One of the more exciting new features in NetBSD and OpenBSD is
systrace(1), a system call access manager. With
systrace, a system administrator can say which system calls
can be made by which programs and how those calls can be made. Proper use
systrace can greatly reduce the risks inherent in running
poorly-written or exploitable programs.
systrace policies can
confine users in a manner completely independent of Unix permissions. You
can even define the errors that the system calls return when access is
denied, to allow programs to fail in a more proper manner. Proper use of
systrace requires a practical understanding of system calls,
what programs must have to work properly, and how these things interact
First off, what are system calls? Sysadmins fling that term around a lot, but many of them don't know exactly what it means. A system call is a function that lets you talk to the operating system kernel. If you want to allocate memory, open a TCP/IP port, or perform input/output on the disk, that's a system call. System calls are documented in section 2 of the online manual.
Unix also supports a wide variety of C library calls. These are often confused with system calls but are actually just standardized routines for things that could be written within a program. You could easily write a function to compute square roots within a program, for example, but you could not write a function to allocate memory without using a system call. If you're in doubt whether a particular function is a system call or a C library function, check the online manual.
You may find an occasional system call that is not documented in the
online manual, such as
break(). You'll need to dig into
other resources to identify these calls. (
particular is a very old system call used within
not by programmers, so it seems to have escaped being documented in the
Also in Big Scary Daemons:
systrace denies all actions that are not explicitly
permitted and logs the rejection to
syslog. If a program
systrace has a problem, you can find out what
system call the program wants and decide if you want to add it to your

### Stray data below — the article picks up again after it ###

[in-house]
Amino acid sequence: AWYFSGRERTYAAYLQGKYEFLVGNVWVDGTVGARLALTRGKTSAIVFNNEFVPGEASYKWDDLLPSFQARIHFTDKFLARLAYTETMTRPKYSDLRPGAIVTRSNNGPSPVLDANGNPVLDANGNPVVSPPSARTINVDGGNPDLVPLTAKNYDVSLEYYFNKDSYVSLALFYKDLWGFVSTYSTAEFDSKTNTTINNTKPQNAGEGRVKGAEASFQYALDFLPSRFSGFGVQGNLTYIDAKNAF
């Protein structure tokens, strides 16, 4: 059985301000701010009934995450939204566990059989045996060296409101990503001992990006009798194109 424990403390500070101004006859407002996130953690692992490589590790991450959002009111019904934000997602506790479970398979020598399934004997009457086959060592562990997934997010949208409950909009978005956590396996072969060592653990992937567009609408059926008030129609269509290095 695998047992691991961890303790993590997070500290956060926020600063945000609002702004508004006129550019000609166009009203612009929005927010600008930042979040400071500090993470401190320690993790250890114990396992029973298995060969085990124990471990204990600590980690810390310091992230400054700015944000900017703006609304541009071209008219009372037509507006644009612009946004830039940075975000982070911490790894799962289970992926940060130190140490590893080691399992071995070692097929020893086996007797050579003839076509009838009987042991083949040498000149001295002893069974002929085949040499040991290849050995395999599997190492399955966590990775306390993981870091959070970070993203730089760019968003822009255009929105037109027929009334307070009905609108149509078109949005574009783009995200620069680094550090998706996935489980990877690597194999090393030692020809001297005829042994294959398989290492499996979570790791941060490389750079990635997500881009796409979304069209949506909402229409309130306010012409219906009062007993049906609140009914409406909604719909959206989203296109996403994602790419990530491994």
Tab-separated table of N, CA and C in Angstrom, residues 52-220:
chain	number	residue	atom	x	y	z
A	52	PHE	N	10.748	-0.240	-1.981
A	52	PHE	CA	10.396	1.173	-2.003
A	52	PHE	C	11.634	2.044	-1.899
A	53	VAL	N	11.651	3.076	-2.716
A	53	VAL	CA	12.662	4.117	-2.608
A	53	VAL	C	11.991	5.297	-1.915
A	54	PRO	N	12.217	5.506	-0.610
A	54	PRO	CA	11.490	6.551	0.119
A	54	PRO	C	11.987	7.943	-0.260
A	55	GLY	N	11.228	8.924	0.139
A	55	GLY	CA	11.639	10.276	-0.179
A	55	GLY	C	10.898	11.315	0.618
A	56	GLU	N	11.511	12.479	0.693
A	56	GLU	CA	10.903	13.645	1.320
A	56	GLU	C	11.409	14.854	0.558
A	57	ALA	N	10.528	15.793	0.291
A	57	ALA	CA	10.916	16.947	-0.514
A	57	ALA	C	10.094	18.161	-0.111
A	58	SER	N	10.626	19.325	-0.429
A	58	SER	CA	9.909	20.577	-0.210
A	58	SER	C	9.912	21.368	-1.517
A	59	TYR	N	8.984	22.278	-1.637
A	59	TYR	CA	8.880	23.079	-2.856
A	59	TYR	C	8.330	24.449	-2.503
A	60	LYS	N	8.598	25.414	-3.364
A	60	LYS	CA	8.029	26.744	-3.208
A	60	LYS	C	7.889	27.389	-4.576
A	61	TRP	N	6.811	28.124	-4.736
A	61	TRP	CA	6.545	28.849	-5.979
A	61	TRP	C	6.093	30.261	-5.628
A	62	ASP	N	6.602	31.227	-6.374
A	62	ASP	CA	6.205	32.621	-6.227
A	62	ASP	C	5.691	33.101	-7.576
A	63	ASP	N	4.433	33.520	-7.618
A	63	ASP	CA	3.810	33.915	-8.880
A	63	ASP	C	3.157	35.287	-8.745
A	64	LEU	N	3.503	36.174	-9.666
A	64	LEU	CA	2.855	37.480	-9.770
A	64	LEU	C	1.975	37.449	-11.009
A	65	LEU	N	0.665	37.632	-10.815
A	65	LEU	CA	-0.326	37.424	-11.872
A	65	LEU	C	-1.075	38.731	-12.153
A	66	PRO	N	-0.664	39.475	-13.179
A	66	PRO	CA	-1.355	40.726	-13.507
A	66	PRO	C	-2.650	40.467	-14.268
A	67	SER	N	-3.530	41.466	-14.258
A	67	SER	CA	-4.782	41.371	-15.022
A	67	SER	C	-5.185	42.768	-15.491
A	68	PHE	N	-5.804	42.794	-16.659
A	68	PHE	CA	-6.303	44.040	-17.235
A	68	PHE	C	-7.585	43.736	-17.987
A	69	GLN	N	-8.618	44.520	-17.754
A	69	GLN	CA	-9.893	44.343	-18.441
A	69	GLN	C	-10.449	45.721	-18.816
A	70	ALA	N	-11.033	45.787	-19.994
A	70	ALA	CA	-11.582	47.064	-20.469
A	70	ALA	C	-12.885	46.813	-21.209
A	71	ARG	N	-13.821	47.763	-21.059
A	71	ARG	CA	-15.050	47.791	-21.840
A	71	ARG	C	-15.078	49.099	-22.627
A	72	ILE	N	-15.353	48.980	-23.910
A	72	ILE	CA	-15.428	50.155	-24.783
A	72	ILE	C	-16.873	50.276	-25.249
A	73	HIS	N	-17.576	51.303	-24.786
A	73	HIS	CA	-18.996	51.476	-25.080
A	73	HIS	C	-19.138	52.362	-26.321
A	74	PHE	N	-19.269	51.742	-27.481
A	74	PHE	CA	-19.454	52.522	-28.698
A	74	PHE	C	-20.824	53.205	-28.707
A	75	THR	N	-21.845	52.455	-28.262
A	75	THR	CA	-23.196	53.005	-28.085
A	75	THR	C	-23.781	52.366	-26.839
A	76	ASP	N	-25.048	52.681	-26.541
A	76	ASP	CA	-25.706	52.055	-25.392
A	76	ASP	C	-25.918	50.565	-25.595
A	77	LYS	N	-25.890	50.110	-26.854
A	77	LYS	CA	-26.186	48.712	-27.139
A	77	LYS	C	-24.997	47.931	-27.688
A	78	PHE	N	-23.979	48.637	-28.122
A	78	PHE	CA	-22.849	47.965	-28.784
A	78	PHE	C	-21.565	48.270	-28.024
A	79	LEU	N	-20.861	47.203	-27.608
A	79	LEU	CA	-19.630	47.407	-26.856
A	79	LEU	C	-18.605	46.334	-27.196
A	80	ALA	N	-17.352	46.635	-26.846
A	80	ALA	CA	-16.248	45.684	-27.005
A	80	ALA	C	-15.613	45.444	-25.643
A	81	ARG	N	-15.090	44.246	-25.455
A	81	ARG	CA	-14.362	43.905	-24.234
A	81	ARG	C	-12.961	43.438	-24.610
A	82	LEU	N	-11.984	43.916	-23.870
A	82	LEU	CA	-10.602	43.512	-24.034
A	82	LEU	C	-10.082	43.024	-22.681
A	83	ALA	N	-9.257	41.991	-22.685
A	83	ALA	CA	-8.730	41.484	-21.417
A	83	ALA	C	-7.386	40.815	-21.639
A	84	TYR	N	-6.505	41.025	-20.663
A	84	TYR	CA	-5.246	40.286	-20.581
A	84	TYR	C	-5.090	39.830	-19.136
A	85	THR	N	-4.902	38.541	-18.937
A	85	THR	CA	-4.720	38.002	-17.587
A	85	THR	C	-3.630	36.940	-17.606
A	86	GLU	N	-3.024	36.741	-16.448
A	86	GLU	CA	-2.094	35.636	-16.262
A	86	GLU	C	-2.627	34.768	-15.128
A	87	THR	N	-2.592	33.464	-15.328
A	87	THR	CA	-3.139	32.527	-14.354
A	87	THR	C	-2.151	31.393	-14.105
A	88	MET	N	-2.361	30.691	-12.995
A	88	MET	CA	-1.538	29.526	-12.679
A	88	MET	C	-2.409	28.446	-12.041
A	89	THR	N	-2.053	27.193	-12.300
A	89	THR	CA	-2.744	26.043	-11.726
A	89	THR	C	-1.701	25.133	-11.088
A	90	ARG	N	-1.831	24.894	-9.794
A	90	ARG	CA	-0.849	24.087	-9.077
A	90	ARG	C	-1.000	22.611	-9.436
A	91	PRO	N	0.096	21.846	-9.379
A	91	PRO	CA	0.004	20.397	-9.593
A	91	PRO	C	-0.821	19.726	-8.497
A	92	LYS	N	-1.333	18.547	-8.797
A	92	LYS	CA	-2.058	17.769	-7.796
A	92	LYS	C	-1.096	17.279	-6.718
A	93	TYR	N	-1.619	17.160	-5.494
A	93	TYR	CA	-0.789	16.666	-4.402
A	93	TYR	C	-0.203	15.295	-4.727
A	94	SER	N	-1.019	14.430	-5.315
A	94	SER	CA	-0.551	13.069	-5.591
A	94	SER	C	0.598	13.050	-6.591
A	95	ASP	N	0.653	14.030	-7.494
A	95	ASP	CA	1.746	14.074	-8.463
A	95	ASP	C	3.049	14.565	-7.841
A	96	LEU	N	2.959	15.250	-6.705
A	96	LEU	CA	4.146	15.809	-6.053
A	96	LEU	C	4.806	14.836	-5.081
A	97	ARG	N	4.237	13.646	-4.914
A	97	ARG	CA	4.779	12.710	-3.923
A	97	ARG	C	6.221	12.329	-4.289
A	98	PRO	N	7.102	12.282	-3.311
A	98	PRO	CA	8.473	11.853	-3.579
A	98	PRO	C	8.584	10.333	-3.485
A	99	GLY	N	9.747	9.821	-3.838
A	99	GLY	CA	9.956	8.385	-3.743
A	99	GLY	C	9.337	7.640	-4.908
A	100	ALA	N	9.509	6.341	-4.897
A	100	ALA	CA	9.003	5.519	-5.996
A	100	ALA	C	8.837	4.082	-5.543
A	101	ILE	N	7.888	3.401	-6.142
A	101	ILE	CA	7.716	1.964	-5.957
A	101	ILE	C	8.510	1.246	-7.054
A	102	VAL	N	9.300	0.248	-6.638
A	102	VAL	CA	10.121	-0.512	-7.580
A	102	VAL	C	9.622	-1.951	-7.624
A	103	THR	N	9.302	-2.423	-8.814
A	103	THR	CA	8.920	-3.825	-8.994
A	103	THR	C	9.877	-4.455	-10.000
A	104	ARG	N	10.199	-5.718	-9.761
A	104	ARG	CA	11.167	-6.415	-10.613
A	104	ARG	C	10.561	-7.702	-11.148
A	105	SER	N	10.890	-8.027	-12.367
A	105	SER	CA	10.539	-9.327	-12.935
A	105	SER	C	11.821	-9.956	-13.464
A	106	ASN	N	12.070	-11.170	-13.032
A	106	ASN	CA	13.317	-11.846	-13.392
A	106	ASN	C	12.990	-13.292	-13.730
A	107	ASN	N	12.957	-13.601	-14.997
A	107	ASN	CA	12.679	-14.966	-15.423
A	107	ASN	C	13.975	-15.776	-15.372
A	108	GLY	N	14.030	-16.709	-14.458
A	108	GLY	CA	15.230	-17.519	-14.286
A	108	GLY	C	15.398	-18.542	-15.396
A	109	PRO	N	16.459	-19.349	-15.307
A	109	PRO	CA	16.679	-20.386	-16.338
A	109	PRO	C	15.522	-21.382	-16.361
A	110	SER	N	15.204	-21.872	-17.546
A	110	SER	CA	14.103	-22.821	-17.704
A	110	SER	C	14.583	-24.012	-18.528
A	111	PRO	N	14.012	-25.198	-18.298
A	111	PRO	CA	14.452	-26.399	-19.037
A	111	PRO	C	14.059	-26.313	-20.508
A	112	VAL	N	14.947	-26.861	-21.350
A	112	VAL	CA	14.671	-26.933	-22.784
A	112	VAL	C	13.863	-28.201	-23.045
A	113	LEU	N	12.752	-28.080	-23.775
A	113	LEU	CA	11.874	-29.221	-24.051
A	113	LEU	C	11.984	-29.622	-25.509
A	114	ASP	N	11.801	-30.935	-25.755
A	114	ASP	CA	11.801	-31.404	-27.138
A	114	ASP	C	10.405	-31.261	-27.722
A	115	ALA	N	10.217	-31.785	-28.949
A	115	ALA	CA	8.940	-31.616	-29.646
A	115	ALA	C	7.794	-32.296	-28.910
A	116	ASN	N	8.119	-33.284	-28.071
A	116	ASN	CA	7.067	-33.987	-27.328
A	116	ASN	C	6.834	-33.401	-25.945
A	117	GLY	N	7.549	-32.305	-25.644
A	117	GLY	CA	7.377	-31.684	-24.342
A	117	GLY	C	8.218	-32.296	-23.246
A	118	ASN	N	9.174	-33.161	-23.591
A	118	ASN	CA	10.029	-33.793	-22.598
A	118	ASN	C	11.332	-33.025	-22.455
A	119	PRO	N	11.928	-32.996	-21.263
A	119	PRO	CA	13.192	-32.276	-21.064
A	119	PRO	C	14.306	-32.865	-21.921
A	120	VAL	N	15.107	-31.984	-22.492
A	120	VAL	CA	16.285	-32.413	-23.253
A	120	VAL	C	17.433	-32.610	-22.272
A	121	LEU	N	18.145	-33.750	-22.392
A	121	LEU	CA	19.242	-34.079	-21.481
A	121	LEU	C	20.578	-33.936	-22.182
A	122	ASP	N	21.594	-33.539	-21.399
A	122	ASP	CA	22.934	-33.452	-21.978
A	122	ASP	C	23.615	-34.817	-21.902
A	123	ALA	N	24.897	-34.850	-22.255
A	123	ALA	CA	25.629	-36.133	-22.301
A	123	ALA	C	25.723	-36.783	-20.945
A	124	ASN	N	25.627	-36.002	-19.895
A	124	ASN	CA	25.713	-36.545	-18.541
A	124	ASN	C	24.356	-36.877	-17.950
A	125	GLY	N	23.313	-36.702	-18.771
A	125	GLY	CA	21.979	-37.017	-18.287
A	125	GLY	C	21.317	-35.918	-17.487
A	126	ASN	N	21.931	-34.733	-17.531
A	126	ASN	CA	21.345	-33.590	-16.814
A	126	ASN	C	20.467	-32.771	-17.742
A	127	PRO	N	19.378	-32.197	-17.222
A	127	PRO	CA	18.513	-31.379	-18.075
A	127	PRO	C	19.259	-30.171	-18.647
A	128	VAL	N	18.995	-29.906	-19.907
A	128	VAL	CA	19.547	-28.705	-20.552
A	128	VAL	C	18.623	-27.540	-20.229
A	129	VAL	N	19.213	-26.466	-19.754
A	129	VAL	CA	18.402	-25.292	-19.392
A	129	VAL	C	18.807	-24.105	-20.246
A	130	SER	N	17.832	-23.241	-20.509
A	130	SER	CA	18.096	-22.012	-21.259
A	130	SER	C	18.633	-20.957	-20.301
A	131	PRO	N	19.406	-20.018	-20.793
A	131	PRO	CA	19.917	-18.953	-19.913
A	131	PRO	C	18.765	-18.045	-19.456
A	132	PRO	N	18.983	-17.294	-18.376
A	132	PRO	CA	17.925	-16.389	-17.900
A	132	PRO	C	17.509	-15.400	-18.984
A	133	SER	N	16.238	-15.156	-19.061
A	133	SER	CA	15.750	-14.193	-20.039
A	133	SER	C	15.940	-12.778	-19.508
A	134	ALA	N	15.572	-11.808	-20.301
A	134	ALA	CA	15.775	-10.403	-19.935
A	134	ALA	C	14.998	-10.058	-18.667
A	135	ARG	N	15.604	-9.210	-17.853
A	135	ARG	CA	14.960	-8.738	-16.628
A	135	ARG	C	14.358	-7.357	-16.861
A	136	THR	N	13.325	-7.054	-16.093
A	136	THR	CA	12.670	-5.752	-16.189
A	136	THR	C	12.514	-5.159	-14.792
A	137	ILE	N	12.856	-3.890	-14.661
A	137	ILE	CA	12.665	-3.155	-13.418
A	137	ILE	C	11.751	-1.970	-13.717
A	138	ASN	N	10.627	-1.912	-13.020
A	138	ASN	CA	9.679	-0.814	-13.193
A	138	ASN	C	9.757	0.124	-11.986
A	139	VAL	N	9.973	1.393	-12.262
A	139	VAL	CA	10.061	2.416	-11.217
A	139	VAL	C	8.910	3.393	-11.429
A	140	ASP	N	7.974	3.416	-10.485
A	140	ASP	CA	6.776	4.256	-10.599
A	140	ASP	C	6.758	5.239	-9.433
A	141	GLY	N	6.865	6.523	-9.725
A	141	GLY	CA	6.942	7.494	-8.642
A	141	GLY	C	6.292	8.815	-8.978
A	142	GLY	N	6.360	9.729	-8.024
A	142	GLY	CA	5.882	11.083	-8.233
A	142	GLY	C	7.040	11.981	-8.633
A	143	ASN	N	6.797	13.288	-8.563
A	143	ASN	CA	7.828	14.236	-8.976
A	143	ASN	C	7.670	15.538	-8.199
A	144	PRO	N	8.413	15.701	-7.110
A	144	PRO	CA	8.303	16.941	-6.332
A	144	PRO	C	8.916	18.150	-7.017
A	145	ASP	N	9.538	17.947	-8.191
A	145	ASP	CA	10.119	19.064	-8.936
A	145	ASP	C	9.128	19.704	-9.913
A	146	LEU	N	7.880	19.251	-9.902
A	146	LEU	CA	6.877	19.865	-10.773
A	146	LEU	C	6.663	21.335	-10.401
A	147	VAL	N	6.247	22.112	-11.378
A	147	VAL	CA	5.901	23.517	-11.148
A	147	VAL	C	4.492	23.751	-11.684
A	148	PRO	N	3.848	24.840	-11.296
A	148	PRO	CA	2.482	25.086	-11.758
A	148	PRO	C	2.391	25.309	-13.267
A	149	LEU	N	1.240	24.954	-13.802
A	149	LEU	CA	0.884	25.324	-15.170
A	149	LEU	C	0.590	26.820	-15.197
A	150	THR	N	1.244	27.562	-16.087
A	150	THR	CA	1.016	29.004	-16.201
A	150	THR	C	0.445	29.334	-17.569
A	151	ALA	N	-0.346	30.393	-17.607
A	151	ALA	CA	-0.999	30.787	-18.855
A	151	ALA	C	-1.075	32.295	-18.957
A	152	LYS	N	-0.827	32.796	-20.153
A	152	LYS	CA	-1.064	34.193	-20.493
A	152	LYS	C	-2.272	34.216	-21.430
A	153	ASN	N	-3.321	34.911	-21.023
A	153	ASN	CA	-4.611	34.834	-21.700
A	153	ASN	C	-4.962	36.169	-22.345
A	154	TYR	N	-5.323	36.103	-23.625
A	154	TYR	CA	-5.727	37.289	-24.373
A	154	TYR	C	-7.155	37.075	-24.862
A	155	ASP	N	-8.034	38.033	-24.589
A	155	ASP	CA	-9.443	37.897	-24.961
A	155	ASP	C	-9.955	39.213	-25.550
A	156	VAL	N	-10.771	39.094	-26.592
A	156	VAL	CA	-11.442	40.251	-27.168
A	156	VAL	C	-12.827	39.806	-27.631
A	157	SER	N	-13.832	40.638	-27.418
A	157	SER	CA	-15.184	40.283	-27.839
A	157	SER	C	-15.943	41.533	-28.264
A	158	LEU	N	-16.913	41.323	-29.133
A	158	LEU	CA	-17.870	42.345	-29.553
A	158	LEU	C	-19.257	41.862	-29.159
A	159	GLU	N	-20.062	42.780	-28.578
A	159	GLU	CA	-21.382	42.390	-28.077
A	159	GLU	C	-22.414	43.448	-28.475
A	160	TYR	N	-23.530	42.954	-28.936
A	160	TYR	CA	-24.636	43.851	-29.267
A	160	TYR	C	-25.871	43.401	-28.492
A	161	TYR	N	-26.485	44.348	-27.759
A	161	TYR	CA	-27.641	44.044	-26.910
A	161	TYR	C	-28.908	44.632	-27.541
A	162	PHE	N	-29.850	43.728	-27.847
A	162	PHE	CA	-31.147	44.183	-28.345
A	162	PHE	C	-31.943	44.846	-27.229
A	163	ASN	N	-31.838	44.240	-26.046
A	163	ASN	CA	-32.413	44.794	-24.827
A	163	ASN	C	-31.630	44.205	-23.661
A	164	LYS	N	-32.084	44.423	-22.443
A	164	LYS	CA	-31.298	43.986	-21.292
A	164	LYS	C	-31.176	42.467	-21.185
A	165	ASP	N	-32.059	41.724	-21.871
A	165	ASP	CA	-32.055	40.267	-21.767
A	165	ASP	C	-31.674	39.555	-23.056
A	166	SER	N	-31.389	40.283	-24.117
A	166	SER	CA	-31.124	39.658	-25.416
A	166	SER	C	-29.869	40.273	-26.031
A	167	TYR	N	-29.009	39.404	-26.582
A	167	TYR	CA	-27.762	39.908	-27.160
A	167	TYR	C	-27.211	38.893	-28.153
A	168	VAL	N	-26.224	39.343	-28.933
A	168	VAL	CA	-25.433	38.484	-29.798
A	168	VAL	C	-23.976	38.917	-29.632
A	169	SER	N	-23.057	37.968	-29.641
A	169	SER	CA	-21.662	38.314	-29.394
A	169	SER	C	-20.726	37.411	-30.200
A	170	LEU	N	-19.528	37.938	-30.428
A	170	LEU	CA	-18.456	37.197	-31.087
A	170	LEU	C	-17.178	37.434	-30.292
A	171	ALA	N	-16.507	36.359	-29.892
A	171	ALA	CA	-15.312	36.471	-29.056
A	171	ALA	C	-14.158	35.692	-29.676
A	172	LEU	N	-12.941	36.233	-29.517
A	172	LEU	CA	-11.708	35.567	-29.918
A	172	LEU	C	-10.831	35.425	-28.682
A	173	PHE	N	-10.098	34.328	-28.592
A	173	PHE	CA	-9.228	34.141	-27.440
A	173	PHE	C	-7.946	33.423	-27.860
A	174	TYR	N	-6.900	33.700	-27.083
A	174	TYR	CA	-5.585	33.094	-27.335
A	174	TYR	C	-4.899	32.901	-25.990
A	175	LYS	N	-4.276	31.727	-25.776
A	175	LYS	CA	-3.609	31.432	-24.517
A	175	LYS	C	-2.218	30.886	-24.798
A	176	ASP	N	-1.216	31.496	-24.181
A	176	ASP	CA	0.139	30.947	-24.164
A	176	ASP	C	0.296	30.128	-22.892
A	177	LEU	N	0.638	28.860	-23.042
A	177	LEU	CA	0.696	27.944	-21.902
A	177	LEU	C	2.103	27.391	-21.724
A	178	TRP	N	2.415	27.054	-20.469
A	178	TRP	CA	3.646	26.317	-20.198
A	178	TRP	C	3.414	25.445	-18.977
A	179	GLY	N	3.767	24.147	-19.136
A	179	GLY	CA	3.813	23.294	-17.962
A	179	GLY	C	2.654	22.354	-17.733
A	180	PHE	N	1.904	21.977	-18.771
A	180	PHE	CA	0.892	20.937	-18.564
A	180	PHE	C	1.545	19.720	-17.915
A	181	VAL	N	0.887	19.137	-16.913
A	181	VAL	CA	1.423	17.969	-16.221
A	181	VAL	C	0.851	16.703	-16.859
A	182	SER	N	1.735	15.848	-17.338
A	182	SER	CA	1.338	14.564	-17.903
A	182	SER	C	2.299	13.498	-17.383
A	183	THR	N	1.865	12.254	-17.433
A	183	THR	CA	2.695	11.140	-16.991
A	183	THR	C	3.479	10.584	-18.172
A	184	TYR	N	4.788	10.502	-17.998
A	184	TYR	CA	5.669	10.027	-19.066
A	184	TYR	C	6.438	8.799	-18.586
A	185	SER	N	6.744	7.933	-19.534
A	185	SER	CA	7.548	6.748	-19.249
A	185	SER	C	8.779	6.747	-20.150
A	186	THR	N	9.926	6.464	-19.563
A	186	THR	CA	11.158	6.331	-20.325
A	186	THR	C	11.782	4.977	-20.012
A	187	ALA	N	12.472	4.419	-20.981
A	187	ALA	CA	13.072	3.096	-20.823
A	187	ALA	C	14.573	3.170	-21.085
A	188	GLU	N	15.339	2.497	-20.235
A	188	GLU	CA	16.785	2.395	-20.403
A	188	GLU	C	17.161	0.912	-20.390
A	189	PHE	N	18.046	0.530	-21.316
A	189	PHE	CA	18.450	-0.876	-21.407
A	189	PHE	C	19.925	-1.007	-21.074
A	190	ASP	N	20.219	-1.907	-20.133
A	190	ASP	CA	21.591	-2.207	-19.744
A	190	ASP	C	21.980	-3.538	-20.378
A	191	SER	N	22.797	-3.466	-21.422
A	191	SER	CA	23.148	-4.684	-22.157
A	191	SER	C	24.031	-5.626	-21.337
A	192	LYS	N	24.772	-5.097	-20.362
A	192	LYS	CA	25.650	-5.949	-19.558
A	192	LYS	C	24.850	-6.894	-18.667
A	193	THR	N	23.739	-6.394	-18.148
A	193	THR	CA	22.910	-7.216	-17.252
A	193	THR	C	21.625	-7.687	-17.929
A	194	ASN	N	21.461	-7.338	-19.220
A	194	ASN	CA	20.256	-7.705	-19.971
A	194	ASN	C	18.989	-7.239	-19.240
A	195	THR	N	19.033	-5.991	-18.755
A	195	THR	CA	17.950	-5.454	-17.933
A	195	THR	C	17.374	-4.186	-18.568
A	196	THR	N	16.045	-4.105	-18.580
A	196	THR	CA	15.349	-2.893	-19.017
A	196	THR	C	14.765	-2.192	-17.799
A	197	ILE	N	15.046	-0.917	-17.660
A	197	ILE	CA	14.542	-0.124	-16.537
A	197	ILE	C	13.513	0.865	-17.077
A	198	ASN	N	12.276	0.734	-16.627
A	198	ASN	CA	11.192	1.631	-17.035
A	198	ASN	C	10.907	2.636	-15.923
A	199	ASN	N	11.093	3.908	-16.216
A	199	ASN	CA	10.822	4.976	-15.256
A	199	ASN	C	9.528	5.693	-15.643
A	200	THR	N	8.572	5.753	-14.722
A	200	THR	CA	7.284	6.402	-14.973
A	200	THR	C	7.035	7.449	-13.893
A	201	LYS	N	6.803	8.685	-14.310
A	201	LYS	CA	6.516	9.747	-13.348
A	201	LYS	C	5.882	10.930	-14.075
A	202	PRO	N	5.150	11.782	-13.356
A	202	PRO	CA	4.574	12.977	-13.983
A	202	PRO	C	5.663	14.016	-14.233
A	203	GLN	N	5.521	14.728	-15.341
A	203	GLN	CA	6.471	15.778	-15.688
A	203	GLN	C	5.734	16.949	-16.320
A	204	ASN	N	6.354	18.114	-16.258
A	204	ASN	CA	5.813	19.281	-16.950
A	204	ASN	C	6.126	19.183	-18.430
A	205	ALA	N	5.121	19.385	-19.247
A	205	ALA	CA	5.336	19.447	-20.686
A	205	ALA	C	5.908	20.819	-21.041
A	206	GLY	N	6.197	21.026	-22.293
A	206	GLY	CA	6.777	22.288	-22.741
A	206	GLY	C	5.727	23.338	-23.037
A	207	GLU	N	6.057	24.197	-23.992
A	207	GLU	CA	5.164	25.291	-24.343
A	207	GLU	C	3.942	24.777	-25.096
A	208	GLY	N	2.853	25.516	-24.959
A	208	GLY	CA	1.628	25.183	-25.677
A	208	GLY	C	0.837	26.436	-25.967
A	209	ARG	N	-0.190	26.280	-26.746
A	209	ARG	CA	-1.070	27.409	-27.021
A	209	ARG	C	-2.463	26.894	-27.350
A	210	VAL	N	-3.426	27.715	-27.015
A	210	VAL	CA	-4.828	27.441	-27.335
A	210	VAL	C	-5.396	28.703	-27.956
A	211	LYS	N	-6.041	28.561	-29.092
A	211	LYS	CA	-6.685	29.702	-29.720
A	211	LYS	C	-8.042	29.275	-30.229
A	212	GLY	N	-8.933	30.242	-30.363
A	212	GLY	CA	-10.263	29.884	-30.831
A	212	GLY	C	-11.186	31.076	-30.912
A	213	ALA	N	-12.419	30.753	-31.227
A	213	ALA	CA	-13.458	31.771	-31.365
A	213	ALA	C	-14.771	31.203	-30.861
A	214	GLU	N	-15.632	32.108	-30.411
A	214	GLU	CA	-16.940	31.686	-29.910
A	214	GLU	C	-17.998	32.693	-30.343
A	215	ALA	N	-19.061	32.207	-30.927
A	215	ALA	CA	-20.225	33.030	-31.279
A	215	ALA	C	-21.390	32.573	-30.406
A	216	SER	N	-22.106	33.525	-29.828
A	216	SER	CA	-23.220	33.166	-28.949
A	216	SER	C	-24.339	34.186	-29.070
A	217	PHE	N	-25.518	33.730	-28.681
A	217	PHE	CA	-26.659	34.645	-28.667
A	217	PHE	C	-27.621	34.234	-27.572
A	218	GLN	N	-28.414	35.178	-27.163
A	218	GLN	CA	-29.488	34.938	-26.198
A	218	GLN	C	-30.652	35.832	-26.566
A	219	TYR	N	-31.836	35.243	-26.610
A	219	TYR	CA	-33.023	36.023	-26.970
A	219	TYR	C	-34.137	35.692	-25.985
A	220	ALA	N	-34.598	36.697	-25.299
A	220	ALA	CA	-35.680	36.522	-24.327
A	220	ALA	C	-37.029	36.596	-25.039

policy, reconfigure the program, or live with the error.
systrace has several important pieces: policies, the
policy generation tools, the runtime access management tool, and the
sysadmin real-time interface. This article gives a brief overview of
policies. Next time, we'll learn about the
systrace(1) manual page includes a full description
of the syntax used for policy descriptions, but I generally find it easier
to look at some examples of a working policy and then go over the syntax
in detail. Since
named has been a subject of recent security
discussions, let's look at the policy that OpenBSD 3.2 provides for
Before reviewing the
named policy, let's review some
commonly-known facts about the name server daemon's system access
requirements. Zone transfers occur on port 53/TCP, while basic lookup
services are provided on port 53/UDP. OpenBSD chroots named into
/var/named by default and logs everything to
/var/log/messages. We might expect system calls to allow
systrace policy file is in a file named after the
full path of the program, replacing slashes with underscores. The policy
usr_sbin_named contains quite a few entries that allow
access beyond this, however. The file starts with:
# Policy for named that uses named user and chroots to /var/named # This policy works for the default configuration of named. Policy: /usr/sbin/named, Emulation: native
Policy" statement gives the full path to the program
this policy is for. You can't fool
systrace(1) by giving the
same name to a program elsewhere on the system. The "Emulation" entry
shows which ABI this policy is for. Remember, BSD systems expose ABIs for
a variety of operating systems.
systrace can theoretically
manage system call access for any ABI, although only native and Linux
binaries are supported at the moment.
The remaining lines define a variety of system calls that the program may or may not use. The sample policy for named includes 73 lines of system call rules. The most basic look like this.
/usr/sbin/named tries to use the
accept() system call, under the native ABI, it is allowed.
man 2 accept and you'll
see that this accepts connections on a socket. A nameserver will